Prof Spenta Wadia strongly suggested that ISF should take a leaf out of what the Simons Foundation is doing for basic sciences research in the United States and elsewhere. He suggested a similar Foundation is very much needed in India that could fund and kickstart new cutting-edge research programs and support individual and collaborative research. He extolled ISF to expand its support beyond the prize and outreach to all spheres of science.
He noted that Simons Foundation also collaborates with the National Science Foundation (NSF) in the US to provide grants for some projects. As India is also gearing up to set up a similar overarching funding organisation, the National Research Foundation (NRF), it may be worthwhile for ISF and all other science foundations to work with NRF.
Prof Spenta Wadia also briefly shared that ICTS-TIFR, which is primarily involved in theoretical sciences, has a holistic view of science and attempts to establish bridges between various traditional disciplines. For instance, a group at ICTS is working on the mathematical foundations of the Indian monsoon. He shared that the thinking on this was inspired by the late Prof Roddam Narasimha. Noting that the monsoon is an example of a complex system, there is also an effort at ICTS to study Black Holes which are also complex chaotic systems.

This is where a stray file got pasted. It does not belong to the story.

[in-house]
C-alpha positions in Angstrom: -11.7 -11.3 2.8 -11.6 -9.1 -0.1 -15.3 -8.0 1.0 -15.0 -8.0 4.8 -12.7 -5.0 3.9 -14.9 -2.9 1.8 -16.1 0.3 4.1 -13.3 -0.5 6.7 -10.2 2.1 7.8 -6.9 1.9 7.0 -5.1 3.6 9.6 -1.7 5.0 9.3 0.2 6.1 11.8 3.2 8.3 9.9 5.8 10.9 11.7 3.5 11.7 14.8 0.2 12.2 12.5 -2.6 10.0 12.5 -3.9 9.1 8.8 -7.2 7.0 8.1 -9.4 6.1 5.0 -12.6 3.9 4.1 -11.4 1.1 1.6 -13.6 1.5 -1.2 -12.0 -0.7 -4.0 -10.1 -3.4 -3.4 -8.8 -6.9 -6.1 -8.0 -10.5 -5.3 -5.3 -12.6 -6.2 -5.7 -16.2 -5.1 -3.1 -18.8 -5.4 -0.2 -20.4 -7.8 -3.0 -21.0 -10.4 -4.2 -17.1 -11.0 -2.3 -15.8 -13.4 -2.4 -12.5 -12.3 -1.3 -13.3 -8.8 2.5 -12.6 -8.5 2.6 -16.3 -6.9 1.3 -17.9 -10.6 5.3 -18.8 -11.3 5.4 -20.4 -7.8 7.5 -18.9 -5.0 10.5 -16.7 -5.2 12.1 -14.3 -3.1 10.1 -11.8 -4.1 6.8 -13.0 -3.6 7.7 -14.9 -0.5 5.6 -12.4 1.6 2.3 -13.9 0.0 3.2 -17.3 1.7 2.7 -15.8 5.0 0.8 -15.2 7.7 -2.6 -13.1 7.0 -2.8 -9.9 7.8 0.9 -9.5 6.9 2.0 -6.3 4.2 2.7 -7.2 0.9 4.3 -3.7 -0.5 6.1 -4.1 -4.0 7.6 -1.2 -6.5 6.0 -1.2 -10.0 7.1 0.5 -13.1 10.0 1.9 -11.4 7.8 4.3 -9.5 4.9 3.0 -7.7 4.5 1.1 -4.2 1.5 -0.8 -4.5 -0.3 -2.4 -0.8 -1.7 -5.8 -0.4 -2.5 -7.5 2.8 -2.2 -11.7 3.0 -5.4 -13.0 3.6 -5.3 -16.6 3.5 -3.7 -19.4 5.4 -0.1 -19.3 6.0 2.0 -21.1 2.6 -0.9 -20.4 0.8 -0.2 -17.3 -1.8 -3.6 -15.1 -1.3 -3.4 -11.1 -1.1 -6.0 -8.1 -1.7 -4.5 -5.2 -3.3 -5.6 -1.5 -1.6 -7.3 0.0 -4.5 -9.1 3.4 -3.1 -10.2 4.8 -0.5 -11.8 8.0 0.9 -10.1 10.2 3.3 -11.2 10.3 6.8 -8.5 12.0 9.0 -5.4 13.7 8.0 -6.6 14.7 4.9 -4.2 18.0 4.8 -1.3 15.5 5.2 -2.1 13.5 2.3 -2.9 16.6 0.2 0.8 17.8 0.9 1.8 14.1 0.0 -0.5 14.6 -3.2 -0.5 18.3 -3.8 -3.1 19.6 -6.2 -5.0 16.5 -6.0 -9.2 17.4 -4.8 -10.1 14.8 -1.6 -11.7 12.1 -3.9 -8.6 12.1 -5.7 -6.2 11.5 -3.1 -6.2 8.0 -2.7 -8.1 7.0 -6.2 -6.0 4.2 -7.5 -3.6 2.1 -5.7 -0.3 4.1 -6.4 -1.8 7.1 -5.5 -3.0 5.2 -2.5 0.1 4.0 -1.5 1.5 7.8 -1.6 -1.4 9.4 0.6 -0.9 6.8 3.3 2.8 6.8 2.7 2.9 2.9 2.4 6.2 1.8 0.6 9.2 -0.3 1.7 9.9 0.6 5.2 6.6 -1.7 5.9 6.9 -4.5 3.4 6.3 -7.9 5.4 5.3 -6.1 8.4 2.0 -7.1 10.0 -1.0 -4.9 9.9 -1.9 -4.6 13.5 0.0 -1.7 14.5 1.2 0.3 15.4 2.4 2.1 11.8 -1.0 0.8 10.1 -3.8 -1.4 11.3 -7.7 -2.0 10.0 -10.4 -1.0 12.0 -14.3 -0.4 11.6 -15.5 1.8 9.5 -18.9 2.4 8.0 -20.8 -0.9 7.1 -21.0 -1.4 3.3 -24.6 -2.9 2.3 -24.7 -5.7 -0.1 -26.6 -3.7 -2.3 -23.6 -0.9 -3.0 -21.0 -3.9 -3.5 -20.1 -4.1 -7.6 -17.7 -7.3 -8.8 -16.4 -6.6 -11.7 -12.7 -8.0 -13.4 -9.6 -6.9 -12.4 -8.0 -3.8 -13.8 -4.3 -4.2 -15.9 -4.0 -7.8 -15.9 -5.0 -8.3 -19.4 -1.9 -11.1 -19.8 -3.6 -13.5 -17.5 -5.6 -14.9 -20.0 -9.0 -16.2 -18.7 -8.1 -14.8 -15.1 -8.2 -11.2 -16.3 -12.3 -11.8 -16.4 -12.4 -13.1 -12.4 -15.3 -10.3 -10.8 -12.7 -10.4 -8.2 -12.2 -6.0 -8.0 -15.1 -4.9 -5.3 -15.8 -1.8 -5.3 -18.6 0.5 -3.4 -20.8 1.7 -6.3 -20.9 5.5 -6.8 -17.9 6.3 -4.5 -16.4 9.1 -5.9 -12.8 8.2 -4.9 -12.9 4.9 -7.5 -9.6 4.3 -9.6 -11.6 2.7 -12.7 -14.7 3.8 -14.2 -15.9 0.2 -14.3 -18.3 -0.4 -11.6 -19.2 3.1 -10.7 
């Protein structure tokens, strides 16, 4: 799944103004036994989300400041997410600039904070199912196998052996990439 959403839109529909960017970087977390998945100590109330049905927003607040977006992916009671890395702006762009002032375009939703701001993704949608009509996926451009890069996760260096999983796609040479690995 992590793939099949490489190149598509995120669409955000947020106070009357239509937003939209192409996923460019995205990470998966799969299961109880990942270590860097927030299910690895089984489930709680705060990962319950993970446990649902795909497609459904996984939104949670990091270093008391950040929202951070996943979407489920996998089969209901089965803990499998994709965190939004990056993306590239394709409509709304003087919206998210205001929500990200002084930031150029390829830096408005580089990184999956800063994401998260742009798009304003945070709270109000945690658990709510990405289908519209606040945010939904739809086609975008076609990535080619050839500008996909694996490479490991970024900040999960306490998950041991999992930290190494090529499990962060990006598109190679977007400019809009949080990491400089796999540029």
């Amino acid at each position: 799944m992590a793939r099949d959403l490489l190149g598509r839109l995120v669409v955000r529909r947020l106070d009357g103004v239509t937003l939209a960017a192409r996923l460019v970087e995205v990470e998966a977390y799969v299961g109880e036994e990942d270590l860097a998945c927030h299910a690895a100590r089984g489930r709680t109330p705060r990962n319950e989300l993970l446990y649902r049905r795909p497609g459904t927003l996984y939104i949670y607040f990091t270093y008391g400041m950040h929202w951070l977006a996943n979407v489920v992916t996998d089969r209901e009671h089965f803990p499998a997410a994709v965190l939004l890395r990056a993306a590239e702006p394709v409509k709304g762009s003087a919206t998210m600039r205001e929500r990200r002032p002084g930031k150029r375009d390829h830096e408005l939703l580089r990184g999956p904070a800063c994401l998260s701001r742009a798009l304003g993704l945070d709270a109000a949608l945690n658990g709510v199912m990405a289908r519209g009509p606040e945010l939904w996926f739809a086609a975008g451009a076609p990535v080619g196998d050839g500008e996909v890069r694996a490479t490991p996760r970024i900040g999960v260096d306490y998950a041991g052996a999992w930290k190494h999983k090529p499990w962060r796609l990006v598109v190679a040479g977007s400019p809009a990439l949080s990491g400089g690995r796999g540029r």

Lastly, he noted that ICTS-TIFR needs to expand and scale up their programs and research and education in new cutting-edge areas in the mathematical sciences.
Concluding the interaction, they also noted that how some of the new buildings of some corporates are being considered as the new tourist destinations, we need to lay great emphasis on the architecture of our (science/research) institutions too to make sure that they are the new temples for everyone to visit. Everyone unanimously agreed that a greater thrust to science beyond the prize and outreach was the need to the hour.